Unbroken

Further Study

Study Questions

Further Study Study Questions

How do Louie’s childhood prepare him for his later success, as a runner and as a survivor of his war experiences?

Louie had a tough-and-tumble boyhood. He would often get in trouble for his mischievous adventures. He was far from an angel. Even as a two year-old child, he jumped off a moving train. Later, he routinely stole things, got in fights, and broke rules. No one would have predicted that this troublemaking boy would end up becoming a national hero, celebrated for his war service and for his running achievements.

Louie’s later success can be partly attributed to his boyhood, because his early life helped him  develop grit and resilience. Louie’s troublemaking ways helped him nurture abilities to work his way out of difficult situations, including abilities to steal and to outwit others. Louie’s childhood was not protected from danger. Louie was able to live fearlessly, using quick thinking to work his ways out of situations, to escape and to win.

Louie also had a supportive, loving family backing him, including his older brother Pete, who was responsible for steering Louie toward running. Even though Louie was so often in trouble, he was always embraced by his family. Their status as Italian-American immigrants newly arrived in California is partly what gave Louie so much freedom but also what held them strongly together. Thoughts of his family, and of his mother’s cooking, help Louie survive the war.

Louie had once been among the slowest runners his age, but with training he and Pete discovered that he had undiscovered talent. Again, Louie was an underdog who understood fierce competitions and who was not afraid of a fight. Louie had natural endurance and discovered that he was an endurance runner. Later, his endurance would be an essential part of his ability to survive the war.

What challenges do the men face on the sea journey, and how do they survive?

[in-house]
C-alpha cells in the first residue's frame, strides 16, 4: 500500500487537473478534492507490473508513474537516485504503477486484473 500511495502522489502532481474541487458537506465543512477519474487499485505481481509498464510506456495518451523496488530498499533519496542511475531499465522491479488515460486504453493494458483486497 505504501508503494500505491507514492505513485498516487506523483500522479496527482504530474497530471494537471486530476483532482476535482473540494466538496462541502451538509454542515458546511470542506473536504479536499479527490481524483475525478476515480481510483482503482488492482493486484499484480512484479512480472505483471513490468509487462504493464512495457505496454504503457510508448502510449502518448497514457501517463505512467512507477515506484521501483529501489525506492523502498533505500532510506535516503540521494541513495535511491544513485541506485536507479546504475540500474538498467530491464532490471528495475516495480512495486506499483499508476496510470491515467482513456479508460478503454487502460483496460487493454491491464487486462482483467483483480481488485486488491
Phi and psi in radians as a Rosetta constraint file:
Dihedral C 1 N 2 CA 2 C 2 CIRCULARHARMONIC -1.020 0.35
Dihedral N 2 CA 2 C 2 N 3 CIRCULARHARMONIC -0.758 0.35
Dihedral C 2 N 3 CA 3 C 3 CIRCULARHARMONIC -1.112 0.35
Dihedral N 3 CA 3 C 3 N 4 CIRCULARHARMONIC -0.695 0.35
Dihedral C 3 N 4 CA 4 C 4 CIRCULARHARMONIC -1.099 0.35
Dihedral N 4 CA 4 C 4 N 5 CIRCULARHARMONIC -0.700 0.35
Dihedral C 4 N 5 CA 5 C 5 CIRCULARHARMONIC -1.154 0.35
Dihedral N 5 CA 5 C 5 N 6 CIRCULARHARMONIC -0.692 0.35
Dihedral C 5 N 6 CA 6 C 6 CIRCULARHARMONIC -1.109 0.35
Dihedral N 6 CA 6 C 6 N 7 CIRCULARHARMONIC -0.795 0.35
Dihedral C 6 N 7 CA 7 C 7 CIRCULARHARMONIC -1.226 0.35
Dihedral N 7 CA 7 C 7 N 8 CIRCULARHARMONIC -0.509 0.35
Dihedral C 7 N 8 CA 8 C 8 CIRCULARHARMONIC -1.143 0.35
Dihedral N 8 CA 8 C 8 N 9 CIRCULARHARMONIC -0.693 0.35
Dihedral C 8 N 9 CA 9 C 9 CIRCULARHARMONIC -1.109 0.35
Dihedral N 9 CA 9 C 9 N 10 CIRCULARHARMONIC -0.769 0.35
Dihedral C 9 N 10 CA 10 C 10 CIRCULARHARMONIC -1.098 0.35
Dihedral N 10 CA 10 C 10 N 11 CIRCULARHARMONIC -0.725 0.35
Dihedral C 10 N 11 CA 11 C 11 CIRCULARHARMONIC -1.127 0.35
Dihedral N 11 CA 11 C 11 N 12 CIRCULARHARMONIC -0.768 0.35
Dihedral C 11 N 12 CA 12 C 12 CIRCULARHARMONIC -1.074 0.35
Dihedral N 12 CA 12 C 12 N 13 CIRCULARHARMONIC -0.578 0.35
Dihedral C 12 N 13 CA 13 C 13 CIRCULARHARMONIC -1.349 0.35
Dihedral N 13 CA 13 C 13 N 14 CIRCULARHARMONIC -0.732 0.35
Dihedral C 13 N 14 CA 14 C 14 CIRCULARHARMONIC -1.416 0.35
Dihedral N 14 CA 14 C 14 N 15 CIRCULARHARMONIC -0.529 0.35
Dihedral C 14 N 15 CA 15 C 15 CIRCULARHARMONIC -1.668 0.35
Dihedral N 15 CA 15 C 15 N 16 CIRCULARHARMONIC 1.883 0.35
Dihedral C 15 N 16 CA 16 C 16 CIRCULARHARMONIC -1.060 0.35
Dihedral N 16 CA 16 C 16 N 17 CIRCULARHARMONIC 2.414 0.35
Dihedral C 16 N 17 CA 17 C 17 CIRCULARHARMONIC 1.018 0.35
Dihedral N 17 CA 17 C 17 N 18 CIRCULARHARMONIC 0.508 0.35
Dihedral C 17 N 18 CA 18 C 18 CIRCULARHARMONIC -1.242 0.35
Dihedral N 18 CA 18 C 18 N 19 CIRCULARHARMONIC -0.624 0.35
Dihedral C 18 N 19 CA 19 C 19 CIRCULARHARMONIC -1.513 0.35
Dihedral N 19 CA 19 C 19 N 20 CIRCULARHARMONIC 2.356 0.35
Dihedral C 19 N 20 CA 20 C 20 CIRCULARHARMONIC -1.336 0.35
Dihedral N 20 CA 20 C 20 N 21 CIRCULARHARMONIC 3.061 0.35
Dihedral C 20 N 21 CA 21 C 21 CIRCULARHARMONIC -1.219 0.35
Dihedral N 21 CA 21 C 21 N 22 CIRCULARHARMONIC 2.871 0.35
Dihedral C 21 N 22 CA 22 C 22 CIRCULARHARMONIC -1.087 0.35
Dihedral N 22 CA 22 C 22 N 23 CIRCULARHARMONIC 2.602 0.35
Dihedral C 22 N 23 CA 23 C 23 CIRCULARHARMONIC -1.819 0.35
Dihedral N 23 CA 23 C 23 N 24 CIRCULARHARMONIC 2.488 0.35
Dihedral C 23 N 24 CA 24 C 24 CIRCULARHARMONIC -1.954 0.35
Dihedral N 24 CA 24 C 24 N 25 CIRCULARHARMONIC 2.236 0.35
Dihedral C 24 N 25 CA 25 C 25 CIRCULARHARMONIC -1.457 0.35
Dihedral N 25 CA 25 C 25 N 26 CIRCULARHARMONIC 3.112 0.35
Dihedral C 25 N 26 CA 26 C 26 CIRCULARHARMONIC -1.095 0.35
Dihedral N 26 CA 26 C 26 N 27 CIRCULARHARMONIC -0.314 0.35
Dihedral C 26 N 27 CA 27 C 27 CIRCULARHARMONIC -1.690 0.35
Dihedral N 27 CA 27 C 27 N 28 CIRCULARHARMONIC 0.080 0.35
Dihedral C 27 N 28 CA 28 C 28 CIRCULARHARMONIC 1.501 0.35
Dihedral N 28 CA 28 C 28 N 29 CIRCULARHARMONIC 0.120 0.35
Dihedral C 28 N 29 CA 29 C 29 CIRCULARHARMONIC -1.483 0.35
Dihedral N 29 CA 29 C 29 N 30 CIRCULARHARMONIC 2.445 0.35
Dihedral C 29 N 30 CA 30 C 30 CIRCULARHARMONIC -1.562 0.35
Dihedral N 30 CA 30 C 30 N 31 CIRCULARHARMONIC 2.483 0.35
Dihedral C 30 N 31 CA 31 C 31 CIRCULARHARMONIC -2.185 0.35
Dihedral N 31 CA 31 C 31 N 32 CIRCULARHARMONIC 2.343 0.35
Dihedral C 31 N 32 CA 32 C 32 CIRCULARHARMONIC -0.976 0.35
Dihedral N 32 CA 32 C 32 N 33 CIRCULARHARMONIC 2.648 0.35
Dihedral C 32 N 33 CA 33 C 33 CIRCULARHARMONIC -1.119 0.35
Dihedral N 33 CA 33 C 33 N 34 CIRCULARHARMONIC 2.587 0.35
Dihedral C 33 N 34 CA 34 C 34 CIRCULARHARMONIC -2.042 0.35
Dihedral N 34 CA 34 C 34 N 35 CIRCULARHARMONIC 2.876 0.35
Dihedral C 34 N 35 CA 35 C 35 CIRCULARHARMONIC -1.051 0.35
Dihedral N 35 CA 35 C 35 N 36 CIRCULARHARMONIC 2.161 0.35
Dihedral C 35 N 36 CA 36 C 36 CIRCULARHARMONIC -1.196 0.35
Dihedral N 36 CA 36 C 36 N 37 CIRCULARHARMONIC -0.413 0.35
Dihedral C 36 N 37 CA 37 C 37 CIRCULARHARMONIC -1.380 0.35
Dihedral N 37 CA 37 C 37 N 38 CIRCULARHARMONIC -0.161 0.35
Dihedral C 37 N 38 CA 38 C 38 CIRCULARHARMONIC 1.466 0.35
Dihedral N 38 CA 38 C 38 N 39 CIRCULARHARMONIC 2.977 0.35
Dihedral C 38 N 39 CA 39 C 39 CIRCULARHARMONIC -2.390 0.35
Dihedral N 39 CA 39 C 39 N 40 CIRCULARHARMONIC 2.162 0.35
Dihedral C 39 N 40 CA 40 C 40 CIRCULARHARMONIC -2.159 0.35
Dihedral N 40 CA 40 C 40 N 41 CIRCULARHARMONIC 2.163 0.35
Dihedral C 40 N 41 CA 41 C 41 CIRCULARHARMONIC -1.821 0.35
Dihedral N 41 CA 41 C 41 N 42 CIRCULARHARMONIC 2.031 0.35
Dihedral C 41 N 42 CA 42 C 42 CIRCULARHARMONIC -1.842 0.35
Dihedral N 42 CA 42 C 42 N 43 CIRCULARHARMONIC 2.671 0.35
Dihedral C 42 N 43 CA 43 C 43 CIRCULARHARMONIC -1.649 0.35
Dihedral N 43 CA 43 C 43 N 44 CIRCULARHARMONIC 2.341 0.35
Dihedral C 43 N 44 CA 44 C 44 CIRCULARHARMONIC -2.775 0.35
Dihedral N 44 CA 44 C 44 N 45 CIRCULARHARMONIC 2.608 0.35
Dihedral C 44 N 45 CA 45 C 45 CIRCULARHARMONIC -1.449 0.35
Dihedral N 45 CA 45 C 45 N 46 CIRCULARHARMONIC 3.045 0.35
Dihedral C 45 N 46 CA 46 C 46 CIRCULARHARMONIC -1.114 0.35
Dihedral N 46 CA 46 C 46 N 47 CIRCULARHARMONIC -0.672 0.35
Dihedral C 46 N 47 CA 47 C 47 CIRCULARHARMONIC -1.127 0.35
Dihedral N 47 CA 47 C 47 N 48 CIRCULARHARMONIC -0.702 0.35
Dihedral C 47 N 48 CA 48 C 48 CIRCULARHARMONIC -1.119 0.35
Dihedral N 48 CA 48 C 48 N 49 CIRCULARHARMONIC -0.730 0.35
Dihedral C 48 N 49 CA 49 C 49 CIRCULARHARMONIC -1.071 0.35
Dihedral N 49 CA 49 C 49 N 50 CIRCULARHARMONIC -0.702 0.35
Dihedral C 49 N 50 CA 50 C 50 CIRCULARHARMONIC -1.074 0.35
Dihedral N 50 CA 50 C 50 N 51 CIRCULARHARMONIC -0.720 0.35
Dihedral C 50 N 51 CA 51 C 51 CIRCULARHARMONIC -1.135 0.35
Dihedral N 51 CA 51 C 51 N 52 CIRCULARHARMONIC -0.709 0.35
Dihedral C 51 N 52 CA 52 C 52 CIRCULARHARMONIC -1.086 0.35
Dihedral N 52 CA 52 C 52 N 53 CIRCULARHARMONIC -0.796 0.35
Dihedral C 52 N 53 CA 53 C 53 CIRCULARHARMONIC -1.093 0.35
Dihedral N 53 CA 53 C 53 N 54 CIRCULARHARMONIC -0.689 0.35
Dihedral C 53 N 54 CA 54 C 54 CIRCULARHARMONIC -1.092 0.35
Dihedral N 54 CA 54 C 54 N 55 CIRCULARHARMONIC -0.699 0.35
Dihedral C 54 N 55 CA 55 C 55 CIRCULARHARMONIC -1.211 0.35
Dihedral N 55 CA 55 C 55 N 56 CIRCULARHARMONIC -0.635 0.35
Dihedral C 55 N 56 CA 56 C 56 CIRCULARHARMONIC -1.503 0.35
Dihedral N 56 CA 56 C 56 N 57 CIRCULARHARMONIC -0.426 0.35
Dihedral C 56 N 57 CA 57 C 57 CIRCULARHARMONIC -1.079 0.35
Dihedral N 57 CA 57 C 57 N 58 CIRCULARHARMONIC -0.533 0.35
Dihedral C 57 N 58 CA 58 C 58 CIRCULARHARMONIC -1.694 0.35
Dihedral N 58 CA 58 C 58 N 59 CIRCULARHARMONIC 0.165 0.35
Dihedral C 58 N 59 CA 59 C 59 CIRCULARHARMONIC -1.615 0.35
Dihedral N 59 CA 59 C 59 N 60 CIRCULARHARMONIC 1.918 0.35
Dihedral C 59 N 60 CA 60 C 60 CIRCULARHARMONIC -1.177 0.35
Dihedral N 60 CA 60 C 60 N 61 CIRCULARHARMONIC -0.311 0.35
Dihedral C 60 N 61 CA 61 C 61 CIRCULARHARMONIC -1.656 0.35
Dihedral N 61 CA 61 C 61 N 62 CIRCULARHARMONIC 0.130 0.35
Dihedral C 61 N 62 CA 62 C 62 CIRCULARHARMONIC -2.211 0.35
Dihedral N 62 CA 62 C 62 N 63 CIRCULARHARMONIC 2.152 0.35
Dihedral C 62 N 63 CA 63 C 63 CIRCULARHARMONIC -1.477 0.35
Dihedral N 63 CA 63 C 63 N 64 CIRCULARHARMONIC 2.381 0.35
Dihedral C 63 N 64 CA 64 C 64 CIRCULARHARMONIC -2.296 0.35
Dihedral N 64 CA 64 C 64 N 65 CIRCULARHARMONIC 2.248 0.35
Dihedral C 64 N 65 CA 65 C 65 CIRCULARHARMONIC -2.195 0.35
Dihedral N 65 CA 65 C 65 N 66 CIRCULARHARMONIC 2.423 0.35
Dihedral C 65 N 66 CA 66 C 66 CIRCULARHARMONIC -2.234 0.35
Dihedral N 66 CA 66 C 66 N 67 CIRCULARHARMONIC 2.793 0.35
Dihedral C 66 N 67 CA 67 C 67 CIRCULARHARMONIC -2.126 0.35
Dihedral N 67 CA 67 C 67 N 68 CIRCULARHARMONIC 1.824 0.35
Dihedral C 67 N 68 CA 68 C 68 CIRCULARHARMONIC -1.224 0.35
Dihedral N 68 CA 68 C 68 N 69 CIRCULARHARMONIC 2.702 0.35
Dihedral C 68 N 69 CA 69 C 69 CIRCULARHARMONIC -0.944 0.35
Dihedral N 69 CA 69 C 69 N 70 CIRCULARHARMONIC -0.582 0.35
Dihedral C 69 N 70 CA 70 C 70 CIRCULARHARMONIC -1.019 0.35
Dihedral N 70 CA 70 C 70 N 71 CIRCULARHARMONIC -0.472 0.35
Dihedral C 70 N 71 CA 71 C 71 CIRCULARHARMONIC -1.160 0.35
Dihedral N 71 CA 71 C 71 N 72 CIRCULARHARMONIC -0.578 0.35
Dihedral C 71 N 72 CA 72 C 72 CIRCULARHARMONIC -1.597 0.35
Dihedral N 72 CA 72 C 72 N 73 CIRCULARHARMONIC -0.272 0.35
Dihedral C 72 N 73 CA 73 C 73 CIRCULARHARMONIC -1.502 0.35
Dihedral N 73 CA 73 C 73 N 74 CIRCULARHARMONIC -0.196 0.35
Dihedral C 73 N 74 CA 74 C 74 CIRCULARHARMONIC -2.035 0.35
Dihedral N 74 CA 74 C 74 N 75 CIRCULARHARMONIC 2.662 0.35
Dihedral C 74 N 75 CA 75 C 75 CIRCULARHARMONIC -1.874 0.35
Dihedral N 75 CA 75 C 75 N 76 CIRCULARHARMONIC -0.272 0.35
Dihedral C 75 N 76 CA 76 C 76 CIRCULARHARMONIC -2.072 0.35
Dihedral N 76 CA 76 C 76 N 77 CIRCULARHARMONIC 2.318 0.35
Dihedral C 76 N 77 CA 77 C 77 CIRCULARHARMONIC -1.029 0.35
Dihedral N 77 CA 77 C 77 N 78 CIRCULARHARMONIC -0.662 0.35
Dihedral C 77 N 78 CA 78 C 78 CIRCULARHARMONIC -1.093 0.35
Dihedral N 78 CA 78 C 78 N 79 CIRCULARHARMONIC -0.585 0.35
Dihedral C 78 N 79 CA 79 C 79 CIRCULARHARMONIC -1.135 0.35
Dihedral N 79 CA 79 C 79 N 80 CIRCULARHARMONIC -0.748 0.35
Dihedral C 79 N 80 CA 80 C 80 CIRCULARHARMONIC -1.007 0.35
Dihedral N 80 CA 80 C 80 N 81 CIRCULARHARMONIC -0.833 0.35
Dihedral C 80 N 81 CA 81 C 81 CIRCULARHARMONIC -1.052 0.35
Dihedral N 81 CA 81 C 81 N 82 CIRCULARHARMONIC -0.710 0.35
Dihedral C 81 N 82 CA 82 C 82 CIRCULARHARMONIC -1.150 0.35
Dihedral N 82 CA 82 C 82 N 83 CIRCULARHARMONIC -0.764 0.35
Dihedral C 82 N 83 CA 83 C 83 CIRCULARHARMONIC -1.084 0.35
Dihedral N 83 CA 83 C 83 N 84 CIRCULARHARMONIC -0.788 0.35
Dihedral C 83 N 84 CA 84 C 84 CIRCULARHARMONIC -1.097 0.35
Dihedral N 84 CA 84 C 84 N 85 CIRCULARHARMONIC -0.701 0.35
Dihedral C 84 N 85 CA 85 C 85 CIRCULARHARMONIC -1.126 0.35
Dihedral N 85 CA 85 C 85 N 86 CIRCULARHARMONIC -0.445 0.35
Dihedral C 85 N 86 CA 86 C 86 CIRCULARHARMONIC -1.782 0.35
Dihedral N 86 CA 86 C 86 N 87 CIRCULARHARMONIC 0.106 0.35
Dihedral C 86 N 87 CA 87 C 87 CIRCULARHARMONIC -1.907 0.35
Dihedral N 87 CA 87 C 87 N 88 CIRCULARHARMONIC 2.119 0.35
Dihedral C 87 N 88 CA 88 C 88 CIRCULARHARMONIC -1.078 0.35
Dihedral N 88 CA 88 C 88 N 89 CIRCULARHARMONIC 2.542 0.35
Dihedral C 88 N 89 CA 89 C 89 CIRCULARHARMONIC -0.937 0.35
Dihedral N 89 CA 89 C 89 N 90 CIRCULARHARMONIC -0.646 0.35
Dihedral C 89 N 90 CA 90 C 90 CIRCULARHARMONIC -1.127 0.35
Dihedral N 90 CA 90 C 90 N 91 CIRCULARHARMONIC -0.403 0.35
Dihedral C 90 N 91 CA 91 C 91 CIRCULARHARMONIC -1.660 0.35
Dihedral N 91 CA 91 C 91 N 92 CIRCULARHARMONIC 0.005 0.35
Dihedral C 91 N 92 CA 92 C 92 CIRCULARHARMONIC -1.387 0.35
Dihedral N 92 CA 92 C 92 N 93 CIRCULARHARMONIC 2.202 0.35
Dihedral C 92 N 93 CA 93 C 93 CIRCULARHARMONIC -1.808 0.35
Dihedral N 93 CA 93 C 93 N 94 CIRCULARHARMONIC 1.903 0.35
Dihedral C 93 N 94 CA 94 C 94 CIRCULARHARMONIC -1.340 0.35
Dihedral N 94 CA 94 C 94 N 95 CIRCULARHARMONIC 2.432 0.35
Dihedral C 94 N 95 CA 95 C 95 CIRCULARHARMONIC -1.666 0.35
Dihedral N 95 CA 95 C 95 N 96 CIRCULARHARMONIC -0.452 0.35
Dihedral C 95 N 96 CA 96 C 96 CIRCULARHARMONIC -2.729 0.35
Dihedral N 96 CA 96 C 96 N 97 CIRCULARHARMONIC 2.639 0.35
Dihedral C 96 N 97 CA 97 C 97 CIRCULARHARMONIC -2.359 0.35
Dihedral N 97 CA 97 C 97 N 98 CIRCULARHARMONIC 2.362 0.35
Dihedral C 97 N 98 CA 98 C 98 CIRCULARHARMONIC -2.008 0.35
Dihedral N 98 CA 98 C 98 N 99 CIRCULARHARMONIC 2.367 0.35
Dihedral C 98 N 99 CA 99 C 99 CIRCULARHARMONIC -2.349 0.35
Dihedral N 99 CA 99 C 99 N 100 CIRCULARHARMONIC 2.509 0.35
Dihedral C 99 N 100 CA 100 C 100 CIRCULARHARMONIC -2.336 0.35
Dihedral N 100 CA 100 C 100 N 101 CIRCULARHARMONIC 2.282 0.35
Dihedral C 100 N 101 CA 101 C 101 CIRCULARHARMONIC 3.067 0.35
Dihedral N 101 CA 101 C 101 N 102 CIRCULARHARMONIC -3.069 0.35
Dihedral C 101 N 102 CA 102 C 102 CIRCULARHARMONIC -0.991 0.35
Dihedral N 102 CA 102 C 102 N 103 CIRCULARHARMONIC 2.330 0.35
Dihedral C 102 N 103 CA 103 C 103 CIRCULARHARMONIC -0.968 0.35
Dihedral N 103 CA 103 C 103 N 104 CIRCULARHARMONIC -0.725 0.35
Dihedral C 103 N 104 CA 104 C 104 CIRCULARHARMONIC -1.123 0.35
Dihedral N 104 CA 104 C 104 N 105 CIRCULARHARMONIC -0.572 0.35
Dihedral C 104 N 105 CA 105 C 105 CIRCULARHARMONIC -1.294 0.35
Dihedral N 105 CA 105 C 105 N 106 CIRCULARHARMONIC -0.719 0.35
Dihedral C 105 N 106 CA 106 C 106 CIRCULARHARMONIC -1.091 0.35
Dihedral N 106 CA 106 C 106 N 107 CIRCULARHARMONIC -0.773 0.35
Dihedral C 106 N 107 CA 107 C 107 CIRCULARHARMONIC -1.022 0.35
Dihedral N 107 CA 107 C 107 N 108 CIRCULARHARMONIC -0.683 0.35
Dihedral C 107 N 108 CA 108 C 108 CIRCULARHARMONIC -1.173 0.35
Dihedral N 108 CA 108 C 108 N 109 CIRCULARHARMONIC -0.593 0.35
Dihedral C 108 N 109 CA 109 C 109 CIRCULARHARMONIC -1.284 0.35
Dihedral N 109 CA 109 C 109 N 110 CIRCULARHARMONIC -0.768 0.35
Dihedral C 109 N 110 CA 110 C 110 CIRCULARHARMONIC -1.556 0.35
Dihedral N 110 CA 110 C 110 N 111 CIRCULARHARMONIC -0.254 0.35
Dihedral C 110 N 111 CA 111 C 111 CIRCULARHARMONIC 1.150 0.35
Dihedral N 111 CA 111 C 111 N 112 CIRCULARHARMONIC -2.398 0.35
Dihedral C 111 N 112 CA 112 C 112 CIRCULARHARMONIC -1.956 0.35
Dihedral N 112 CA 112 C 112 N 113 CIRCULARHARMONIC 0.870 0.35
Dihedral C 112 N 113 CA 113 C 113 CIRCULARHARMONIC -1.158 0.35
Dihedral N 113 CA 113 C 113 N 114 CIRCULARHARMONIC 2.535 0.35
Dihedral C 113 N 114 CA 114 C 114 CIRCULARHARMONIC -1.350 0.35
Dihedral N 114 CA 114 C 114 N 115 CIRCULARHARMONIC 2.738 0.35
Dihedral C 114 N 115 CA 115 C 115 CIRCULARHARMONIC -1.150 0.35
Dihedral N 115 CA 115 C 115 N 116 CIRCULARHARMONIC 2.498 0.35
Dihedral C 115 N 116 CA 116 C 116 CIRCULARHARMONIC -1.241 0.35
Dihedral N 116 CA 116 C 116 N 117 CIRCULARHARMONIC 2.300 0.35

Louie, Mac, and Phil survive a plane crash. Even before they face the challenges of the raft, they start with the trauma of that crash. Limited food rations on the two rafts present the next most pressing need. Over the next 47 days, the men have to find ways to survive. Of the three men, only two survive.

The men have to figure out how to secure food and water. Mostly the men starve, with little opportunity to secure food. At times, though, food does arrive fortuitously in the forms of a few seabirds that land within reach. They also have some success at catching fish, even sharks. Of course, they cannot drink seawater, so they hope for rain and develop ways of catching rainwater. Still, for Mac’s body, the food and water are not enough. He does not survive.

The men are under constant danger, with circling sharks, the sun, the weather, and even the later attack of a Japanese plane. The men have to work hard to stave off the sharks, who become extremely aggressive at times. When the Japanese plane shoots at them, they even have to jump out of the rafts. They have extremely limited energy to do this. When the attack comes again, only Louie has the energy to jump again.

The men also stay alive by taking care of their minds, to stay sane and optimistic. They repeat recipes, sing songs, and more. They do not share any pessimistic ideas, maintaining a tone of optimistic belief that they will be rescued. They also do not discuss the plane crash, even though Louie suspects that Phil, the pilot of the plane, probably thinks about it.

What challenges does Louie face after the war, and how does he overcome these challenges?

Louie’s homecoming is celebrated by the entire nation, making Louie a celebrity. At the same time, however, Louie begins to suffer inwardly, from the emotional effects of the war. Louie first experiences anxiety when he returns to his family home.  When his family showers him with accumulated gifts from the holidays he has missed, Louie feels overwhelmed. He shocks his family by his reaction to the record they play, of the radio message he had made in Tokyo.

Louie begins to be haunted by nightmares. In his dreams, he sees the Bird and experiences again the extreme suffering of the previous years. This inward battle with the Bird causes Louie to feel anger and to desire revenge. Over time, Louie even begins to construct a plan to return to Japan in order to murder the Bird.

To deal with his anxiety and other emotions, Louie also begins to drink excessively. He drinks at all hours of the day. Alcohol so preoccupies Louie that, when he and Cynthia later make a return trip from Florida, Louie fills the entire backseat with alcohol. Alcohol does not stifle Louie’s rage. The marriage of Louie and Cynthia begins to crumble as a result of Louie’s problems, to the point that Cynthia plans to divorce him.

In a low point of his life, Louie experiences a religious conversion while listening to the preaching of Billy Graham. In a moment, Louie is able to see his life as blessed by forces that wanted him to survive. He remembers a desperate promise he had made to serve God, and in that moment his life changes. He is able to let go of his anger and of his desires for alcohol and other vices. He is changed in that instant.